Autism in the genes, in the brain

YALE (US) — Children with autism and their unaffected siblings show distinct patterns of activity on brain scans, a new study shows.

These “neural signatures” may point to a genetic vulnerability to developing autism spectrum disorder (ASD). The findings, reported in the Proceedings of the National Academy of Sciences, could eventually lead to earlier and more accurate diagnosis.

“This study may contribute to a better understanding of the brain basis of ASD, and the genetic and molecular origin of the disorder,” says first author Martha Kaiser, a postdoctoral associate at Yale University.

ASD is defined by impaired social interaction and communication, and can disrupt the brain’s ability to interpret the movements of other people, known as “biological motion.” The disorder is a strongly genetic.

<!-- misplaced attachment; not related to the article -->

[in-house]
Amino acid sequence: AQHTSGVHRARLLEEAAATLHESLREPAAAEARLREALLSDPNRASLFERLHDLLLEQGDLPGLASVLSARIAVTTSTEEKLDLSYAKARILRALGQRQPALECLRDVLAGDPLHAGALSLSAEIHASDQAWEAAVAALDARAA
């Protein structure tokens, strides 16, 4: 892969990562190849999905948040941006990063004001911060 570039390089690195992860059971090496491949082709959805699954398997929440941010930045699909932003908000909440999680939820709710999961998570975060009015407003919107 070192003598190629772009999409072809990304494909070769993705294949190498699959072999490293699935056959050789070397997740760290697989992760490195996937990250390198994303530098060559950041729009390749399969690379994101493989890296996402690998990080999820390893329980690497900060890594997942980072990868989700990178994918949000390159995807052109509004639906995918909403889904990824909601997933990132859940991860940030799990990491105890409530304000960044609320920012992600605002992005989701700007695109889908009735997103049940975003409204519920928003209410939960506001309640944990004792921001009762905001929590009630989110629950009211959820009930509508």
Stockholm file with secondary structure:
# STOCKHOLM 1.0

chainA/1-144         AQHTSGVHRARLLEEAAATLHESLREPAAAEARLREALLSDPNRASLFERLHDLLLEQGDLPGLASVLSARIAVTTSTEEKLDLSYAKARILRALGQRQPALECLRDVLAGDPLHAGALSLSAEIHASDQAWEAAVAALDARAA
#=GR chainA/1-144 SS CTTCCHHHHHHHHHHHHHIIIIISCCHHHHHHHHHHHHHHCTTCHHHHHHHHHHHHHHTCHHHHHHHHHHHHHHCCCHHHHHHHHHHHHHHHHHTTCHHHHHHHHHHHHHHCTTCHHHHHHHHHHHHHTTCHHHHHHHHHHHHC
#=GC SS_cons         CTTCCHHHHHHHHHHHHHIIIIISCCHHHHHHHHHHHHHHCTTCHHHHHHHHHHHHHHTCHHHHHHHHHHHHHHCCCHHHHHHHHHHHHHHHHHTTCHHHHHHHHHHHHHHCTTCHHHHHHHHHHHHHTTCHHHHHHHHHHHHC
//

The Yale researchers identified three distinct patterns of activity using functional magnetic resonance imaging (fMRI):

  • Trait markers—brain regions with reduced activity in children with ASD and their unaffected siblings
  • State markers—brain areas with reduced activity found only in children with autism
  • Compensatory activity—enhanced activity seen only in unaffected siblings. The enhanced brain activity may reflect a developmental process by which these children overcome a genetic predisposition to develop ASD.

The study was supported by grants from the Simons Foundation, the National Institute of Mental Health, Autism Speaks, the John Merck Scholars Fund, and the Natural Sciences and Engineering Research Council of Canada.

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